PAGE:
Q1: What do they sell?
Here’s the corporate definition per Reuters, Disney “is a diversified international family entertainment and media enterprise with five business segments: media networks, parks and resorts, studio entertainment, consumer products and interactive media. Media Networks comprise an array of broadcast, cable, radio, publishing and digital businesses across two divisions the Disney/ABC Television Group and ESPN Inc. Walt Disney Parks and Resorts (WDP&R) is a provider of family travel and leisure experiences. The Walt Disney Studio brings movies, music and stage plays to consumers throughout the world. Disney Consumer Products (DCP) delivers product experiences across thousands of categories from toys and apparel to books and fine art. Disney Interactive is a creator of interactive entertainment across all current and emerging digital media platforms. “
Disney is simply an entertainment company. I would not put it on my core investing pillars as I’ve said that when it comes to life necessities that entertainment is something we could potentially live without. That being said, Disney is still a business and one of the great brands and icons in the world. It can’t be ignored.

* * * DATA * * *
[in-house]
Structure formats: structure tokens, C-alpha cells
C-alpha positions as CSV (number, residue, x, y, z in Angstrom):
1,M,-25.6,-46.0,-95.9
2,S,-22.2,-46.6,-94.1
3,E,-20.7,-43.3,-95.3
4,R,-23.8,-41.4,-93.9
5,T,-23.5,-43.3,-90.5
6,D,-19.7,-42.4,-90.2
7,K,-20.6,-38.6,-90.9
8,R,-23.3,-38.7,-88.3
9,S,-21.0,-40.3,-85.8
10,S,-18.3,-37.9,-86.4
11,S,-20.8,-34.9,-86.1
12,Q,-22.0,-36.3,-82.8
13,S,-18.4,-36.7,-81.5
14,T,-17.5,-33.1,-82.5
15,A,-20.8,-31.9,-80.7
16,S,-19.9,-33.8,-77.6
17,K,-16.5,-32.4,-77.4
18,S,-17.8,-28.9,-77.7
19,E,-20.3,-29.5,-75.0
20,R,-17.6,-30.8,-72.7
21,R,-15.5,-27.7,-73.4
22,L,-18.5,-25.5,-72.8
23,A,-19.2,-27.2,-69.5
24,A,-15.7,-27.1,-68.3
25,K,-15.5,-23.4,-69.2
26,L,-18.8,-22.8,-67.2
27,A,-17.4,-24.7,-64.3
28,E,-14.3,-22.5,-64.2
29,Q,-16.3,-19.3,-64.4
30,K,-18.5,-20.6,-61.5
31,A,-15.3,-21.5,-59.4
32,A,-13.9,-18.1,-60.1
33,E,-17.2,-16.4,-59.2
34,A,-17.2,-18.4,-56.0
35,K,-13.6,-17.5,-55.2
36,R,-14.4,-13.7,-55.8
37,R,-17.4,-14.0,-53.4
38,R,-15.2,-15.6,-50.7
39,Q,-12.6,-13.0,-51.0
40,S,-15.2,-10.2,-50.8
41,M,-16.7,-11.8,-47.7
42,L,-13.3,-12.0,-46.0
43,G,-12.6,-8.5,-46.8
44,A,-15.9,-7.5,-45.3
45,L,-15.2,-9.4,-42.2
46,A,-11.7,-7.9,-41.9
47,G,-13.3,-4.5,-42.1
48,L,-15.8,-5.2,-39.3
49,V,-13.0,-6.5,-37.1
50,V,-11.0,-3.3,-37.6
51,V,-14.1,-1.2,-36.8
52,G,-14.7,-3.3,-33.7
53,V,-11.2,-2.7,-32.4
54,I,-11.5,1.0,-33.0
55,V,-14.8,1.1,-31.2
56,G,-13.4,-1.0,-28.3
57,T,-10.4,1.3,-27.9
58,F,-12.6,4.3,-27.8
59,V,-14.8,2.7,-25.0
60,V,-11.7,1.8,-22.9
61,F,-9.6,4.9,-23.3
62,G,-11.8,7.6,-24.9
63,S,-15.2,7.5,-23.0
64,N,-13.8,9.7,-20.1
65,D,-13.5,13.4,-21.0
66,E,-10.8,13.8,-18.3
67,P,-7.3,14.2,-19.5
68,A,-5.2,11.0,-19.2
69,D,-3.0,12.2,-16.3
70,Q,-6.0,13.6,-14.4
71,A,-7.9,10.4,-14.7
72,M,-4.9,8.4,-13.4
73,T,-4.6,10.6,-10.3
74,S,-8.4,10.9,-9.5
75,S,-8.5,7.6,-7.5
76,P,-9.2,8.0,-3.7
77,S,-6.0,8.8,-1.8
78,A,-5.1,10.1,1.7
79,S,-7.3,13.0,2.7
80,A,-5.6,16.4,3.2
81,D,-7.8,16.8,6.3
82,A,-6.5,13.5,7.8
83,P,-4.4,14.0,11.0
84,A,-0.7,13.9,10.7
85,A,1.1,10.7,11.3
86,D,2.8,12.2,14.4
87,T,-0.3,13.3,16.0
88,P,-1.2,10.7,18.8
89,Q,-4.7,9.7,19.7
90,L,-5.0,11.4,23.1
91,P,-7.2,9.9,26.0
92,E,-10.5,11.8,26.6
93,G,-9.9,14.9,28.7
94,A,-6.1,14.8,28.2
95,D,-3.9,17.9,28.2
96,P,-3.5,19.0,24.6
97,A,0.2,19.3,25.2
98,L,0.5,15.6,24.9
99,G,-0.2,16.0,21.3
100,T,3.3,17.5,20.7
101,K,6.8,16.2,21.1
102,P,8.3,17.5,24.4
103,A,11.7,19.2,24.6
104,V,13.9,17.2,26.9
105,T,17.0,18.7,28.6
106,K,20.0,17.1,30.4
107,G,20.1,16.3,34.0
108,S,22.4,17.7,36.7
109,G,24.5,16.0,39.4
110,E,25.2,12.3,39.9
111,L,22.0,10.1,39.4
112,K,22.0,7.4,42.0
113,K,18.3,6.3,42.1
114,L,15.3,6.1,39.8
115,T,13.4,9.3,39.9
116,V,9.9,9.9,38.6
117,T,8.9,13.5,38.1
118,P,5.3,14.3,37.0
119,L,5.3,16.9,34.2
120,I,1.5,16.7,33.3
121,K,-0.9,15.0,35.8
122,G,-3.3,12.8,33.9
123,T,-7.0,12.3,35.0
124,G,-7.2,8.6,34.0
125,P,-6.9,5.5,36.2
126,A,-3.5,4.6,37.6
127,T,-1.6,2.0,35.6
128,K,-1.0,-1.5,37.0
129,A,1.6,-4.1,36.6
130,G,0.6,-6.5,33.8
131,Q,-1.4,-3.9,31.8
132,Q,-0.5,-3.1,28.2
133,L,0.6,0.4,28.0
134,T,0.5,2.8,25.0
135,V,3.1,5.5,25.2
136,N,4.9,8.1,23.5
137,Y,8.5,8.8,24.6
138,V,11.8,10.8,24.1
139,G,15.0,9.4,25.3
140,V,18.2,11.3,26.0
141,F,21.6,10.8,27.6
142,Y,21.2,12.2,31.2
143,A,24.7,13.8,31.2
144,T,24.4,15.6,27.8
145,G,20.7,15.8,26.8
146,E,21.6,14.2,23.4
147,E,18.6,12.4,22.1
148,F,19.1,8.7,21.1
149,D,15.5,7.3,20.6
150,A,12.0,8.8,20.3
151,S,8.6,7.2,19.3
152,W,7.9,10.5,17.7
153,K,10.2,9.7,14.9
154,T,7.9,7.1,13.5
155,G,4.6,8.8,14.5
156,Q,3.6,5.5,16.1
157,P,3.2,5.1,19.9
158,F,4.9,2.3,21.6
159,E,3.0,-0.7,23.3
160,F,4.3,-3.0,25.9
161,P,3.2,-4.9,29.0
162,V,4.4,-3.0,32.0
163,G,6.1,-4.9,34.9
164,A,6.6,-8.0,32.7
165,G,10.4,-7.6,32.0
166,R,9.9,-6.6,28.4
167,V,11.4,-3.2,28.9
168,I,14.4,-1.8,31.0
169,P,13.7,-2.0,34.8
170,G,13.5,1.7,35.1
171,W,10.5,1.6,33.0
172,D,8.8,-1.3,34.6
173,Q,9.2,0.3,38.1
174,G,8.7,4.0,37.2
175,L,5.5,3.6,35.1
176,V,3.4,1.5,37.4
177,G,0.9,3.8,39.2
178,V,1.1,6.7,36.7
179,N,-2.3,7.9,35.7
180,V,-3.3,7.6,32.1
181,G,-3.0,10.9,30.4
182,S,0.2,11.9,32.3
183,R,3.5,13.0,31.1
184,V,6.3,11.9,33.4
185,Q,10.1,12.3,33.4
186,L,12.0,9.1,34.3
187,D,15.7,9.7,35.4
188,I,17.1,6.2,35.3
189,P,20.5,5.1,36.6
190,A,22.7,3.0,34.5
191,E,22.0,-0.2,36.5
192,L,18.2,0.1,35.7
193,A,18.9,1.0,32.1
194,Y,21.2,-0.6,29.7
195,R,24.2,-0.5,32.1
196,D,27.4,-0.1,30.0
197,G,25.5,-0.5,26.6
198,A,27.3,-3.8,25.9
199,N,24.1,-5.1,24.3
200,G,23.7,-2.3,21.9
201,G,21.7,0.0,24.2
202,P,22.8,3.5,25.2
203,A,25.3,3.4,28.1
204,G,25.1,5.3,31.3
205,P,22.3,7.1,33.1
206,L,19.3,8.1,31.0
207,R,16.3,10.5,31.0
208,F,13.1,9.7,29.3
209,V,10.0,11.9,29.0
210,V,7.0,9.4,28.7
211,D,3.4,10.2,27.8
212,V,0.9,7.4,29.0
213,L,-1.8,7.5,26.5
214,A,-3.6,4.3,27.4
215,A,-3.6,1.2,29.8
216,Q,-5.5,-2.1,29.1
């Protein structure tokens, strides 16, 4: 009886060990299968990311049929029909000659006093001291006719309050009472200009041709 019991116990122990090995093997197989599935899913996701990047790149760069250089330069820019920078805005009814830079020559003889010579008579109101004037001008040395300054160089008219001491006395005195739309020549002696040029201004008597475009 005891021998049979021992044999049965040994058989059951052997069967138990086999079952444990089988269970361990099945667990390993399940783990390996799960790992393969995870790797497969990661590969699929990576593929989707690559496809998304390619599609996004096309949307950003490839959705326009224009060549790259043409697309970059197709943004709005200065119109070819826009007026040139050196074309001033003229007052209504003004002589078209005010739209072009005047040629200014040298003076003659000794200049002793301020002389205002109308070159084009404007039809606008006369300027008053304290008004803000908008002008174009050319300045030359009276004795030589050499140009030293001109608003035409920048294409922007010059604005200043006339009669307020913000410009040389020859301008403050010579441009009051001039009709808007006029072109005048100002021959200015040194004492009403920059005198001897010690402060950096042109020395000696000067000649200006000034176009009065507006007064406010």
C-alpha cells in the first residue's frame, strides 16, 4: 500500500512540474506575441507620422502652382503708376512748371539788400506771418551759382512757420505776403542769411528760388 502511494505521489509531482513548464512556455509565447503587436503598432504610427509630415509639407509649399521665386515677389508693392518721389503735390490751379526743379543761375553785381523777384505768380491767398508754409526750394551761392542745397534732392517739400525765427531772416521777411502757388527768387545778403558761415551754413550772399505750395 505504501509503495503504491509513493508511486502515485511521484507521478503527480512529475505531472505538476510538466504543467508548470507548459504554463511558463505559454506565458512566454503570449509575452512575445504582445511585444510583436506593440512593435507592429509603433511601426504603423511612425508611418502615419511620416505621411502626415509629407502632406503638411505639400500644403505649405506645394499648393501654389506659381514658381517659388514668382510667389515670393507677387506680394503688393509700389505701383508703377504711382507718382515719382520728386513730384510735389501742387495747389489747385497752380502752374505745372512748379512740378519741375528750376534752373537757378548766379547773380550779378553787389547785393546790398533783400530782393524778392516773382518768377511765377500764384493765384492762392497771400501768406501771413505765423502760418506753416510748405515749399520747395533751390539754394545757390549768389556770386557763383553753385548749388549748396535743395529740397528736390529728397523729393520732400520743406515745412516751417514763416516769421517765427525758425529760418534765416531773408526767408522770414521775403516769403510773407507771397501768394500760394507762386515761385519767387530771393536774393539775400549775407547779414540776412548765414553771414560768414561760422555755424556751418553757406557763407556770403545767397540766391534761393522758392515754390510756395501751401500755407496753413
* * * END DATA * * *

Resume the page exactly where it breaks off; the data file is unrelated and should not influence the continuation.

Disney has been always the House of Mouse. It still remains the company’s primary ambassador. However over the years, the company has consciously made an effort to broaden and modernize its brand. Mickey Mouse and Donald Duck have been replaced by Elsa, BB8, Nemo, and SportsCenter. In fact when you really look at it, the company is more ESPN than it is Mickey Mouse. It didn’t happen by accident. In the last 10 years Disney has made significant investments in Intellectual Property paying almost $15.5 billion to acquire, Pixar, Marvel Inc, and LucasArts which contain the most iconic characters and stories in the entertainment industry. At the heart of Disney strategy is creating some of the most prolific and durable content and build an infrastructure and supply chain to ensure that content gets out there in various products and formats. This isn’t something new. It has been embedded into the DNA by Walt Disney himself. He even mapped it out to show all the relationships how they must all work together rather than in stovepipes. It’s an incredible image.
Q2: Who do they compete with?
Disney competes with other entertainment conglomerates such as Time Warner, CBS Corp, Comcast Corporation. Like Disney, these companies contain numerous enterprises that cater to the development and distribution of entertainment content through a variety of media channels.
Q3: Who buys their products and services?
My kids buy their products. My friend’s kids buys their products. If you like sports, you will watching be any major chamipionship level sports through ESPN. If you’re all about the new or old Star Wars, you are now a Disney customer. What was once a kiddy company now has a mass-market appeal to various demographics.
Q4: Will they buy their product over and over again?